Table 1.

Classification of ionic liquids and their common features.

1.5. Comparison between organic inhibitors and ionic liquids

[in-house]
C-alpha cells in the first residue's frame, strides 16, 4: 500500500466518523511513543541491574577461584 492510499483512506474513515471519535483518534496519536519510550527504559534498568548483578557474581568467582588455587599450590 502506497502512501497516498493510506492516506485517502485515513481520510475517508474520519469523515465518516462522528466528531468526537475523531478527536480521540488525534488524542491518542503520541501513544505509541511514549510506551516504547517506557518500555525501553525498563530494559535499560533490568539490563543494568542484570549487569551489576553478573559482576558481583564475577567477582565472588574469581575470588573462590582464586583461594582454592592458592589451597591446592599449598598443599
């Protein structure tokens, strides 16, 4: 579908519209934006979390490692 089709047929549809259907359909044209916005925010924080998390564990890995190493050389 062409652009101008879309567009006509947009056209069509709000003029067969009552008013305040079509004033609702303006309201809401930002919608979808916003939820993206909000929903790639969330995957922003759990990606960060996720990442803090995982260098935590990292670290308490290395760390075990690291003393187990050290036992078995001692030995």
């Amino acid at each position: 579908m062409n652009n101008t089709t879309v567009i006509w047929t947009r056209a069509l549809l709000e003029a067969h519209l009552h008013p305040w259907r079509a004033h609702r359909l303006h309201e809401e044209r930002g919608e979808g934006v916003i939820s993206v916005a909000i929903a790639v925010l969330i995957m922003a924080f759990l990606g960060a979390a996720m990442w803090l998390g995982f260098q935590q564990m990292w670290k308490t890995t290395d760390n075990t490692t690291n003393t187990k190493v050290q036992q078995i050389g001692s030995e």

Over past two decades corrosion inhibition using ionic liquids (ILs) has experienced an outstanding growth and abundant examples on corrosion inhibitions are available that have been effectively carried out in different corrosive media. Although, traditional volatile compounds have been most extensively used as corrosion inhibitors in several industries. However, most of them are toxic for living being and environment [64, 65, 66]. In view of this, ionic liquids (ILs) have been used extensively in recent years. Ionic liquids have several advantageous physiochemical properties including non-toxic, high conductivity, non-flammability, as well as high thermal and chemical stability [35, 36, 37, 38, 39, 40, 41, 42, 43, 44, 45, 46, 47, 48, 49, 50, 51, 52, 53, 54, 55, 56, 57, 58, 59, 60, 61, 62, 63]. One of the most significant characteristics of ionic liquids is their environmental friendly and non-hazardous nature due to their non-negligible vapour pressure. Unlike to traditional volatile corrosion inhibitors, due to their extremely low vapour pressure these compounds will not evaporate and will not contaminate the surrounding environment [67, 68]. Additionally, sometimes the use of organic inhibitors particularly polymeric and high molecular weighted organic compounds is limited due to their extremely low solubility in the polar corrosive media [69, 70, 71, 72]. However, ionic liquids are highly soluble in the polar corrosive environments due to their ionic nature [73]. Furthermore, there is limit less prospect of suitably modifying the structure of the anion and cation of any given ionic liquids delivers an unlimited amount of potential derivatives having numerous physiochemical properties, while this type of modification is not possible with volatile corrosion inhibitors. In summary, the use of ionic liquids as corrosion inhibitors is preferred as compared to traditional volatile (toxic) corrosion inhibitors due to their several advantageous physiochemical properties including their high solubility, non-toxic, high conductivity, non-flammability, less volatility as well as high chemical stability and more importantly due to their “green and sustainable” nature.